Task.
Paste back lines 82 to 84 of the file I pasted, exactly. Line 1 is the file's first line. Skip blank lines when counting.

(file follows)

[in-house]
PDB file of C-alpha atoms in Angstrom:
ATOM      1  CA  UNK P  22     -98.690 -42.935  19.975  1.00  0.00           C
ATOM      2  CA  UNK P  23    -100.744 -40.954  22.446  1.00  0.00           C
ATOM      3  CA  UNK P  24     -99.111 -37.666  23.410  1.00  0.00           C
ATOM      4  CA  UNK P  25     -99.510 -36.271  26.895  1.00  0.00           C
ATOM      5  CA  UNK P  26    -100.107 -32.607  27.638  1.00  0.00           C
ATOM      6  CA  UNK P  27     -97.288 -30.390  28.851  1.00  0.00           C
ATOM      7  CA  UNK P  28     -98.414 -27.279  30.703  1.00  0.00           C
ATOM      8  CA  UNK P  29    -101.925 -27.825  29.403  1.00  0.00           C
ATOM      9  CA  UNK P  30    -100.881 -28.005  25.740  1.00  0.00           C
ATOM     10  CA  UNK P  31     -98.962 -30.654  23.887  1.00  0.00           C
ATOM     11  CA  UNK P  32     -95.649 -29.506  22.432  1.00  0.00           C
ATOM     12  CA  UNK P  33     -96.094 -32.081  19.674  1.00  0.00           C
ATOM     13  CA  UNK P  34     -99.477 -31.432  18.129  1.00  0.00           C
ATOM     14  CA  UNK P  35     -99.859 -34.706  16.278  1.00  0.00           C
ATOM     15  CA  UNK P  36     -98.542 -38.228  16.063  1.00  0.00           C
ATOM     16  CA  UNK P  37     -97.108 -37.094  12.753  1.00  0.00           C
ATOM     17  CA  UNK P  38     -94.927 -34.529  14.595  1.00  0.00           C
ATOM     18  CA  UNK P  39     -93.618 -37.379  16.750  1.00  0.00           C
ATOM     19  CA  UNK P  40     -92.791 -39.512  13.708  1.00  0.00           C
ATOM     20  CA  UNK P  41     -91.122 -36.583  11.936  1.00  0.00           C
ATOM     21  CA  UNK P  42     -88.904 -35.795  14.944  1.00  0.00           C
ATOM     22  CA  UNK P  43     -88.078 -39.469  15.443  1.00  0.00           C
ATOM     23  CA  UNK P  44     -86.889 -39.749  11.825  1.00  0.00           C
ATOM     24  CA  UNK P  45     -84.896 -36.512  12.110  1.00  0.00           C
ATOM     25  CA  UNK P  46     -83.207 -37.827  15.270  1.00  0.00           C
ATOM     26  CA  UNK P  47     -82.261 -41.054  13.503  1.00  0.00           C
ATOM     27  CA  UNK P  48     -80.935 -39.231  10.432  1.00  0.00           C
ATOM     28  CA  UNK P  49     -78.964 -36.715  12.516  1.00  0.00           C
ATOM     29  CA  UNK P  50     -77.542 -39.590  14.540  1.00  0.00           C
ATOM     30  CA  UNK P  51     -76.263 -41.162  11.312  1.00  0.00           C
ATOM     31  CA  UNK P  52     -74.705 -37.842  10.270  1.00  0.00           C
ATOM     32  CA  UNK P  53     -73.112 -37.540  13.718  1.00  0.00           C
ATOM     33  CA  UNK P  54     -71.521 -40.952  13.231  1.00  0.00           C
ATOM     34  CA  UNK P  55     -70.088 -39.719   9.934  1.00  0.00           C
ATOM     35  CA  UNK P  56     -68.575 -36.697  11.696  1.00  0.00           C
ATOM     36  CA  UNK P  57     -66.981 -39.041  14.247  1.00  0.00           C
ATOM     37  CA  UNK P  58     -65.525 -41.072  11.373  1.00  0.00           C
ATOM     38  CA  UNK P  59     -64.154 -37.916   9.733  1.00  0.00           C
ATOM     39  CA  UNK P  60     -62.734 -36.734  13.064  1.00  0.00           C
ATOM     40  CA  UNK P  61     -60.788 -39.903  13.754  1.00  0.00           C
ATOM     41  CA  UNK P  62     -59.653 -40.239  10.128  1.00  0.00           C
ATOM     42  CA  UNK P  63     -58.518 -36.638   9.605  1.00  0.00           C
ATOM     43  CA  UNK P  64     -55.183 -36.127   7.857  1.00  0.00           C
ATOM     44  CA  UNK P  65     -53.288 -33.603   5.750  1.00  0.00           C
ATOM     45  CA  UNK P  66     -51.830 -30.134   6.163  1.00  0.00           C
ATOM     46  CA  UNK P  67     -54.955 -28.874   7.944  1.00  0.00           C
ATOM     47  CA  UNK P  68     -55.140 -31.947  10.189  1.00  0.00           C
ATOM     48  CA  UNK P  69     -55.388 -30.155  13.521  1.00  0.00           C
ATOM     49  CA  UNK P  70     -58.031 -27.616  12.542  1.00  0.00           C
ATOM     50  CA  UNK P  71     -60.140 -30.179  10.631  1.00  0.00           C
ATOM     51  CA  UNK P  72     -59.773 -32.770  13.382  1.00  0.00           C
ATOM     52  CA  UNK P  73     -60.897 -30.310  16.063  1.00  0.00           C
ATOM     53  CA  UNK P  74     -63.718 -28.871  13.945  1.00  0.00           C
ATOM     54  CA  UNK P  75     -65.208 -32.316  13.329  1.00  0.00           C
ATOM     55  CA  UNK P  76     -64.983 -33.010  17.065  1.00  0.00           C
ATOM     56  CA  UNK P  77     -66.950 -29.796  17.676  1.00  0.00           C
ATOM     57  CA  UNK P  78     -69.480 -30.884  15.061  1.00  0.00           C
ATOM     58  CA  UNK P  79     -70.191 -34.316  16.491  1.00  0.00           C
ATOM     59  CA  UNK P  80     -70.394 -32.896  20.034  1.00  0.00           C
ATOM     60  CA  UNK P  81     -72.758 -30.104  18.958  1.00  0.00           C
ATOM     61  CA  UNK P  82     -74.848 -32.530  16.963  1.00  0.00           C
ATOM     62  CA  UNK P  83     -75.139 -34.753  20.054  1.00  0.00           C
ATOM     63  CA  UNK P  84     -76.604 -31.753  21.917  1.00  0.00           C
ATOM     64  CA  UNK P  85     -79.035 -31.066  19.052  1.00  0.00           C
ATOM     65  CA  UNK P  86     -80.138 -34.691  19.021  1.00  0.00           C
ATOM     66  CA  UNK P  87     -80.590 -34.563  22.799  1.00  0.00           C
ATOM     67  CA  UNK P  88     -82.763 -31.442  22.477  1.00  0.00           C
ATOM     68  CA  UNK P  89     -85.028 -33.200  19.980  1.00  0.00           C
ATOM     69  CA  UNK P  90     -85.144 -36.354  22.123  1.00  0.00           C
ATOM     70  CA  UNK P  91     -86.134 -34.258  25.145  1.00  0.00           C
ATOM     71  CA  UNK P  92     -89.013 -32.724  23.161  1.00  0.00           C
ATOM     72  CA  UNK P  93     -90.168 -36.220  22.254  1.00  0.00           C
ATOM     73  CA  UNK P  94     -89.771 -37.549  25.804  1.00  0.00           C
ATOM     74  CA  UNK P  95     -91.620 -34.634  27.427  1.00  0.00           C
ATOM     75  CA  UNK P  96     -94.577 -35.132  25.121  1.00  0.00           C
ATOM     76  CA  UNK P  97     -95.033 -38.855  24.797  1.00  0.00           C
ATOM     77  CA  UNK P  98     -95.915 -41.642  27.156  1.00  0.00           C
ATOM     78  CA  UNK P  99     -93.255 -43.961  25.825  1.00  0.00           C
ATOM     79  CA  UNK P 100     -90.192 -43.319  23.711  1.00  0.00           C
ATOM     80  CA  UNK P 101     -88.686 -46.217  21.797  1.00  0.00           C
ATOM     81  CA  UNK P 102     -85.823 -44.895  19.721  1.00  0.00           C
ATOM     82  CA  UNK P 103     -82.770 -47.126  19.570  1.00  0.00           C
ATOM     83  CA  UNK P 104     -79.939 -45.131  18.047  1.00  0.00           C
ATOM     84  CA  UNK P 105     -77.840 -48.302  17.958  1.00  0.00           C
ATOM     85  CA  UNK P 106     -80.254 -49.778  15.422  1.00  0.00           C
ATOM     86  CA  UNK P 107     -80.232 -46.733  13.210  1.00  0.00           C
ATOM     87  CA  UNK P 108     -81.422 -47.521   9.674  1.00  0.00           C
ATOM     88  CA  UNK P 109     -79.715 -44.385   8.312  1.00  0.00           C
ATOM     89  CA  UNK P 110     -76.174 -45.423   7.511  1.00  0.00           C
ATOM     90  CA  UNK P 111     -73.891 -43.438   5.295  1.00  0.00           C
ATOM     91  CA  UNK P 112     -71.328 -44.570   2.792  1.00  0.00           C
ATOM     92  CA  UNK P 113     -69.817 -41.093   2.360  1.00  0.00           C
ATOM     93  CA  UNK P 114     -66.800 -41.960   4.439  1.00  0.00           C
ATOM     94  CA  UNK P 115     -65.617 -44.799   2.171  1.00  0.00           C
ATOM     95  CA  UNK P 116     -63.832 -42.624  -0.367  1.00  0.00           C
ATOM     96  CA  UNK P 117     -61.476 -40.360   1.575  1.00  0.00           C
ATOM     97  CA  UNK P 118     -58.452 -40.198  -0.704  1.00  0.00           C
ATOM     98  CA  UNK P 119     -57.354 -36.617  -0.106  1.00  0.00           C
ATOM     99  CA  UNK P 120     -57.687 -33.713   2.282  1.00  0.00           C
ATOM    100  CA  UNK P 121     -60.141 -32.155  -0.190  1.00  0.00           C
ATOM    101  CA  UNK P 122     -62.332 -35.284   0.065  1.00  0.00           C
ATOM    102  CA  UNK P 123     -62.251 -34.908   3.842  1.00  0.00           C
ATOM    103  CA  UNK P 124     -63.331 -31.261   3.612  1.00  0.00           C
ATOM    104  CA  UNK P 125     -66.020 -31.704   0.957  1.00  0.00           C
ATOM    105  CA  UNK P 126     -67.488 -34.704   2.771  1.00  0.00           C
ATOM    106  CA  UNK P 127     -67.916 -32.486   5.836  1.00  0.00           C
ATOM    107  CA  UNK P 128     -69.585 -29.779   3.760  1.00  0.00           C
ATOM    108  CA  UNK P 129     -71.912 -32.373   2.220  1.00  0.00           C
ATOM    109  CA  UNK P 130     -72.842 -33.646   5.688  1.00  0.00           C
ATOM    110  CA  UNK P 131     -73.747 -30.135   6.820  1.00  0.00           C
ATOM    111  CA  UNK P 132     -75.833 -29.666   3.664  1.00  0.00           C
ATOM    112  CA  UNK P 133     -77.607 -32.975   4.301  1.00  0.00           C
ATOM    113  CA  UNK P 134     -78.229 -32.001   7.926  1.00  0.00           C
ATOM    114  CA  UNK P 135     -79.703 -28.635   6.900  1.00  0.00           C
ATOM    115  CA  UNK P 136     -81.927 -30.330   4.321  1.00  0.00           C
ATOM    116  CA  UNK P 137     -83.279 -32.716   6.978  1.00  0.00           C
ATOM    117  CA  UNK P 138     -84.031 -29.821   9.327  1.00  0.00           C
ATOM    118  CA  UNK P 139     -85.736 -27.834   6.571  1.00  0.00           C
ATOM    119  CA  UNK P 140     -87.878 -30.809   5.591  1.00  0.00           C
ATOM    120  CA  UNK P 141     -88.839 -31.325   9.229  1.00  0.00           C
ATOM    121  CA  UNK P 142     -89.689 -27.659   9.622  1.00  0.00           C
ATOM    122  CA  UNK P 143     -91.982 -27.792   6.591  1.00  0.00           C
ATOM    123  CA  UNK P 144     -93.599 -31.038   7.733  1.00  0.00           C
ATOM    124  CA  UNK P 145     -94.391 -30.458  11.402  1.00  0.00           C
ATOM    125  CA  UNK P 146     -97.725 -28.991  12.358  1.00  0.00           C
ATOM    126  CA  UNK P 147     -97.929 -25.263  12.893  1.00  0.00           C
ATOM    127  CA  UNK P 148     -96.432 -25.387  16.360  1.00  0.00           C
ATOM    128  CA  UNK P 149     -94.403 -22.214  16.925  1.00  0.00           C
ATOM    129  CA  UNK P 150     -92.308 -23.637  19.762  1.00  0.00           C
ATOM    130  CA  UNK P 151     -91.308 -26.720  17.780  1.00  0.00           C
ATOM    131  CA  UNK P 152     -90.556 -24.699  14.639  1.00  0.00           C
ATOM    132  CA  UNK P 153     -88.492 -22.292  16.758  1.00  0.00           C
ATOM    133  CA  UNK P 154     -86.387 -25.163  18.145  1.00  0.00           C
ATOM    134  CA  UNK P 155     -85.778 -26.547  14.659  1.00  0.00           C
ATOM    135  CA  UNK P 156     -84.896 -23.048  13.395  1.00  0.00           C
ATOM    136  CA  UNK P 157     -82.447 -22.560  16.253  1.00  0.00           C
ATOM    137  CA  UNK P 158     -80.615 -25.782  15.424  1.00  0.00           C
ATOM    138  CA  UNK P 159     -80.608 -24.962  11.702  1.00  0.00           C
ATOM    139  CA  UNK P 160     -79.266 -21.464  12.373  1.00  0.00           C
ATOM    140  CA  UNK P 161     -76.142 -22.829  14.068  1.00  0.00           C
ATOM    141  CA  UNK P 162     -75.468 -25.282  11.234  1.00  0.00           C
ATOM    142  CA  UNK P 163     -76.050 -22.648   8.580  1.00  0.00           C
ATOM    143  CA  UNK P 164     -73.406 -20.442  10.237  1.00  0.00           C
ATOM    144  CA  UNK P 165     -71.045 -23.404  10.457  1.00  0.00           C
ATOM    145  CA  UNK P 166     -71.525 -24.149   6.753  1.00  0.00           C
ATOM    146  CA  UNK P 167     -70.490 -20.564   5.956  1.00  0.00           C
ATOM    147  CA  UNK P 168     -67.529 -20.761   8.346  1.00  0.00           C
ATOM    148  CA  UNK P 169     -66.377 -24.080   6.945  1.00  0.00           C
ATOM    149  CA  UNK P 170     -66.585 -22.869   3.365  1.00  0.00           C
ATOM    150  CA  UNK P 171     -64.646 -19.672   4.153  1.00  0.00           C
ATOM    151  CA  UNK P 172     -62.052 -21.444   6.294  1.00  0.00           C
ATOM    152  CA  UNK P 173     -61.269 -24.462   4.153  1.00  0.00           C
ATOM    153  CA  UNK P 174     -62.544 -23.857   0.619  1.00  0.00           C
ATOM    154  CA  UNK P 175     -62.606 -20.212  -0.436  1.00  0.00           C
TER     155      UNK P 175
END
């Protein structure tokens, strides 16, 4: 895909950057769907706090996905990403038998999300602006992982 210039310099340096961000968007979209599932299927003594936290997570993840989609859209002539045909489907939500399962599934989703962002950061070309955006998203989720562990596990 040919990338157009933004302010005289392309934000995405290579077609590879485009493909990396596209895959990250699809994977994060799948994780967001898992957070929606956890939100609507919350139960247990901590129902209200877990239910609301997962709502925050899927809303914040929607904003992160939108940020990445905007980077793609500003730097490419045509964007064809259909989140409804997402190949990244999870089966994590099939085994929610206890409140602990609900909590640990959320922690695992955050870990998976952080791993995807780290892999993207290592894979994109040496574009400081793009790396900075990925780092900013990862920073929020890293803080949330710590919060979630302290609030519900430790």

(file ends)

ATOM     80  CA  UNK P 101     -88.686 -46.217  21.797  1.00  0.00           C
ATOM     81  CA  UNK P 102     -85.823 -44.895  19.721  1.00  0.00           C
ATOM     82  CA  UNK P 103     -82.770 -47.126  19.570  1.00  0.00           C